Published online by Cambridge University Press: 26 January 2017
Individuals with dementia may appear before the court in different roles: as victims, as witnesses, and as those standing up for their rights. While there is growing interest in the rights of older persons with dementia, relatively little empirical data exists regarding their actual interactions in courts. Therefore, the goal of this study was to empirically map this legal terrain.
This study used a descriptive quantitative method. A computerized search of a national legal database limited to the period 2004–2014 and a screening process for the results were used to establish a sample of 280 court rulings that directly addressed dementia. All cases were analyzed and categorized into the following four criteria groups: characteristics of the person with dementia; characteristics of the legal procedure; the legal substance of the case; and the legal outcome.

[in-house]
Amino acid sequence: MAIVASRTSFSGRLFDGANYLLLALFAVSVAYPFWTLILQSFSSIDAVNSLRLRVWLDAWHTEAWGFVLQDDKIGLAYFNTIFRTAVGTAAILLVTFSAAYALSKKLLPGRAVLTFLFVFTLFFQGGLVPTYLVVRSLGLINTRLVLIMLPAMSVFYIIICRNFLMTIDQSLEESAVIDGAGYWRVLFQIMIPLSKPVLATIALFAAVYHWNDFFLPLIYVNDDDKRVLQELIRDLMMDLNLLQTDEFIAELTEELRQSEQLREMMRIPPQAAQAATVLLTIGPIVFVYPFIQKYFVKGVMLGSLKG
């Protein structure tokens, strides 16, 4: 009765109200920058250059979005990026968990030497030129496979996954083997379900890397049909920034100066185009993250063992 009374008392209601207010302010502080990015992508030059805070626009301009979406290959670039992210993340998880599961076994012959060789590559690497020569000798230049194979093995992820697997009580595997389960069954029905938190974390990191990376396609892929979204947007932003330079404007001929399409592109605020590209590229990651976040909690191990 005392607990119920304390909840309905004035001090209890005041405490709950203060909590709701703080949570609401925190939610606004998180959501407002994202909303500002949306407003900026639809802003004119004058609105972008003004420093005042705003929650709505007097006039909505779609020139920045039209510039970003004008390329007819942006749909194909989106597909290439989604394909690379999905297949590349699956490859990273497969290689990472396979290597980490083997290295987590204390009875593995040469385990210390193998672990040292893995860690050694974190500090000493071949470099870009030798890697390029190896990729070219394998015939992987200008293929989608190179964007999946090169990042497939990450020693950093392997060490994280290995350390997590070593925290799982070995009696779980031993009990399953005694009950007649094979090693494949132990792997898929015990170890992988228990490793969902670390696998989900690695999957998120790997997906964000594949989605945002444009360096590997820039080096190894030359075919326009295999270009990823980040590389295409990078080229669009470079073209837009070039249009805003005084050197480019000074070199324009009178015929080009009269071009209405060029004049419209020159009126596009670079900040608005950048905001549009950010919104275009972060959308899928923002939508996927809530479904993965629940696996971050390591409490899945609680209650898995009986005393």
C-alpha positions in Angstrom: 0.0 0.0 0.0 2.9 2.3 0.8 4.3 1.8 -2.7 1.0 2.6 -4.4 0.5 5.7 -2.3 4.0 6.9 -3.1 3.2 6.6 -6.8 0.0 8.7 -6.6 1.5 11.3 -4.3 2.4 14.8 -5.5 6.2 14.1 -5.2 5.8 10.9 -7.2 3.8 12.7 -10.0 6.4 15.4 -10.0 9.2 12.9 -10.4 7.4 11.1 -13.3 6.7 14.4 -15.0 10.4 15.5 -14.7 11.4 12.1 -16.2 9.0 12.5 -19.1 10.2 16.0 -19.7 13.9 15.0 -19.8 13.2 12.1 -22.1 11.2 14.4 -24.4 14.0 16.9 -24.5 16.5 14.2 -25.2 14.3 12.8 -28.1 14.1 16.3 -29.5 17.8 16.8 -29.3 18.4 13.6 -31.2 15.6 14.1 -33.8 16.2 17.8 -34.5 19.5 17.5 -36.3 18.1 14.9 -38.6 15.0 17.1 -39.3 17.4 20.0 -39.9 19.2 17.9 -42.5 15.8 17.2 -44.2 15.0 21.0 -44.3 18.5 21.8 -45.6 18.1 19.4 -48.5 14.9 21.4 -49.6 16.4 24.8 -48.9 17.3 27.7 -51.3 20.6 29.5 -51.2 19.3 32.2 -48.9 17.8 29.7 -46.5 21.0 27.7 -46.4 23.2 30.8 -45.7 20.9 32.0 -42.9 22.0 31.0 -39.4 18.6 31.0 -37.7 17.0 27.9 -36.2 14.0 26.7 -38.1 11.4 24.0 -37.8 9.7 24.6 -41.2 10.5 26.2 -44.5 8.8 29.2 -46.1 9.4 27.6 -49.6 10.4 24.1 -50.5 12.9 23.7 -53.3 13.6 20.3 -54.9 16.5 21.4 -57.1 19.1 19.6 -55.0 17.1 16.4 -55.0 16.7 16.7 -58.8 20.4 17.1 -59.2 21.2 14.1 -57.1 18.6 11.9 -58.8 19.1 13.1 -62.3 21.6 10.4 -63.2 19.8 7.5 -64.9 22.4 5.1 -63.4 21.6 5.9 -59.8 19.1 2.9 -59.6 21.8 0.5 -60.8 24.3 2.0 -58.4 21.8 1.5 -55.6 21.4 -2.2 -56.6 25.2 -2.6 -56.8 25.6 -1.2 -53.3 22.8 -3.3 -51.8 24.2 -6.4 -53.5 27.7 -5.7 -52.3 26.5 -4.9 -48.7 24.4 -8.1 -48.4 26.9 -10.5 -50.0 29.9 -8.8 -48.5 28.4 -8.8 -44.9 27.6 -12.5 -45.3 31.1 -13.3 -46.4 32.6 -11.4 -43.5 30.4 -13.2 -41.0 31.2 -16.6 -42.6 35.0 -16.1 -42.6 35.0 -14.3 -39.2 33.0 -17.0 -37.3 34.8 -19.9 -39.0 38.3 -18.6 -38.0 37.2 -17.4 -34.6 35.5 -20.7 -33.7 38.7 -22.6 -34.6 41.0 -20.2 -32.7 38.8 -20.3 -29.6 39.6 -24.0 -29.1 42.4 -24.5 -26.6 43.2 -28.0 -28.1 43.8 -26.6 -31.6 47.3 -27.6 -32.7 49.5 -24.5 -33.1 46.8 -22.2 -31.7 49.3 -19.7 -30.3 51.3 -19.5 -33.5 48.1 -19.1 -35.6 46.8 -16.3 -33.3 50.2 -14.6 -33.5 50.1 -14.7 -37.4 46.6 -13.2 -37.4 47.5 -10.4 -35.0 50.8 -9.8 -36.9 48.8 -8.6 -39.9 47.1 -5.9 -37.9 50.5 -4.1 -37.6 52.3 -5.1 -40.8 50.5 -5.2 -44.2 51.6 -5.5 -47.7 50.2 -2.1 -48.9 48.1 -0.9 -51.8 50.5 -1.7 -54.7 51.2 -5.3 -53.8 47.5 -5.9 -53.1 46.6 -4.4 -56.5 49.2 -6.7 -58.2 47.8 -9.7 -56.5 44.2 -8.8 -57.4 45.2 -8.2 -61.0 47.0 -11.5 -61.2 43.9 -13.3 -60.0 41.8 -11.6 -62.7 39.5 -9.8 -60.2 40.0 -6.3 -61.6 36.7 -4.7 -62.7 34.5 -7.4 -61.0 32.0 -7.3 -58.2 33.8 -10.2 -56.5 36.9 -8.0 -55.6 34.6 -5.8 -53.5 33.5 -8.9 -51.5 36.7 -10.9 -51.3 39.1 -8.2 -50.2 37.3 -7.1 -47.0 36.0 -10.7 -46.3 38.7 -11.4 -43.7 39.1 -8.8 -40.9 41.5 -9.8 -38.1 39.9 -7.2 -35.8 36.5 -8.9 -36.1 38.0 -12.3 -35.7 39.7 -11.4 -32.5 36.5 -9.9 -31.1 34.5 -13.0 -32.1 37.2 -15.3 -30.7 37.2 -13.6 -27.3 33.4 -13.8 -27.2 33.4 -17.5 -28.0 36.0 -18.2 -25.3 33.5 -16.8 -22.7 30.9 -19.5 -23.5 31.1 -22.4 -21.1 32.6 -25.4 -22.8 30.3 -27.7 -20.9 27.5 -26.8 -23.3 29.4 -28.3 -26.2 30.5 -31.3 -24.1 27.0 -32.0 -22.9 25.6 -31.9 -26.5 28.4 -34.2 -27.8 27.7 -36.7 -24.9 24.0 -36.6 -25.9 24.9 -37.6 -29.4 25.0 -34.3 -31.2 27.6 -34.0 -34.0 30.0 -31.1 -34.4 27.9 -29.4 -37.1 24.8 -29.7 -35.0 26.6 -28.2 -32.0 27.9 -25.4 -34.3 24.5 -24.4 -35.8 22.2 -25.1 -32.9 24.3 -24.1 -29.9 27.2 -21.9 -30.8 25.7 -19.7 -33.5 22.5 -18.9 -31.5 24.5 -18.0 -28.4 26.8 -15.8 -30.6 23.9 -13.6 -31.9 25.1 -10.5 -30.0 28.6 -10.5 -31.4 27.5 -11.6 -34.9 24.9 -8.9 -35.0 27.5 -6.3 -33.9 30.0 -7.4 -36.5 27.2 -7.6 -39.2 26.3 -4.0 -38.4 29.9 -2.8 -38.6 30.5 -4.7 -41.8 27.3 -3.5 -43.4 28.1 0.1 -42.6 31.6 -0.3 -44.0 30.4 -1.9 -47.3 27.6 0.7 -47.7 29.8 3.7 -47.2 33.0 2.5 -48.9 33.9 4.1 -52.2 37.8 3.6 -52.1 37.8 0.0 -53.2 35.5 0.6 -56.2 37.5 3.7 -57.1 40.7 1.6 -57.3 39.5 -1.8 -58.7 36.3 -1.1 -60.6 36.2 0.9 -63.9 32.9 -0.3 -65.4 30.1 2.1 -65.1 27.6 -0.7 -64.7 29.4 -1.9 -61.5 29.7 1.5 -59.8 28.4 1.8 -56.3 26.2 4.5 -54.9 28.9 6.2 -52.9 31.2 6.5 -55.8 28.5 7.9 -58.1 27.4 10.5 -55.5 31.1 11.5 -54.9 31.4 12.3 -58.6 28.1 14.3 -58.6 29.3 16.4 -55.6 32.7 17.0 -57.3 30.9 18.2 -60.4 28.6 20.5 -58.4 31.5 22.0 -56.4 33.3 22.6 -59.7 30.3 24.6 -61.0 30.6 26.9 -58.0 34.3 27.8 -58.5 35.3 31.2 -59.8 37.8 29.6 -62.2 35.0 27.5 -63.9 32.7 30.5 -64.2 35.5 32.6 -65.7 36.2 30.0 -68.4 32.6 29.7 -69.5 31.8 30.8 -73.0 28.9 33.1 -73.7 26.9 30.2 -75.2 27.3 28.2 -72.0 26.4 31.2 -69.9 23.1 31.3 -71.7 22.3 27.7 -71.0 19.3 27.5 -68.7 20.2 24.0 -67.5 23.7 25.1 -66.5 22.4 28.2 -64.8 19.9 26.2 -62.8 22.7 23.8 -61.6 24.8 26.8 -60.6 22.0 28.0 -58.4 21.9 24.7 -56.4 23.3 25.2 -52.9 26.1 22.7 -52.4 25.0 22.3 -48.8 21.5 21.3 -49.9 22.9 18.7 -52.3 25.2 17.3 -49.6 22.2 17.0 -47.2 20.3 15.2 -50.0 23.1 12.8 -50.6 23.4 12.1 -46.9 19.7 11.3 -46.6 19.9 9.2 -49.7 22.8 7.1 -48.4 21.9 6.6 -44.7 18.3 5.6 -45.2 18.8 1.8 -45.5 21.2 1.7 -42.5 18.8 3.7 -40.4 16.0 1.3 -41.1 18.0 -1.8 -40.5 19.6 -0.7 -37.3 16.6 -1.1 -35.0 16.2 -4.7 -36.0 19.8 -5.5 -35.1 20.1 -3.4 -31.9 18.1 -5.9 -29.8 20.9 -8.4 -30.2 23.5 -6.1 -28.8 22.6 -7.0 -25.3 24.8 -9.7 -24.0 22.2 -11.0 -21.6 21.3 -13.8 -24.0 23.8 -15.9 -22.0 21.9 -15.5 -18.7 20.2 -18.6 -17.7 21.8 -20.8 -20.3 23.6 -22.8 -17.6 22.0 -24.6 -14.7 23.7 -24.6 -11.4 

The majority of cases involved a single, very-elderly (i.e. over 80 years) woman, living in the community, with unspecified dementia. The majority of cases were heard and decided in lower level courts, addressing a broad range of primarily non-criminal legal issues. Finally, in the majority of non-criminal cases, the person with dementia was found to be legally capable, whereas in the majority of criminal cases, the person with dementia was found incapable.
The legal needs and rights of persons with dementia are much broader than issues of legal capacity or social protection. Deeper knowledge and more research is needed in order to fully understand the contexts in which dementia is constructed under the law.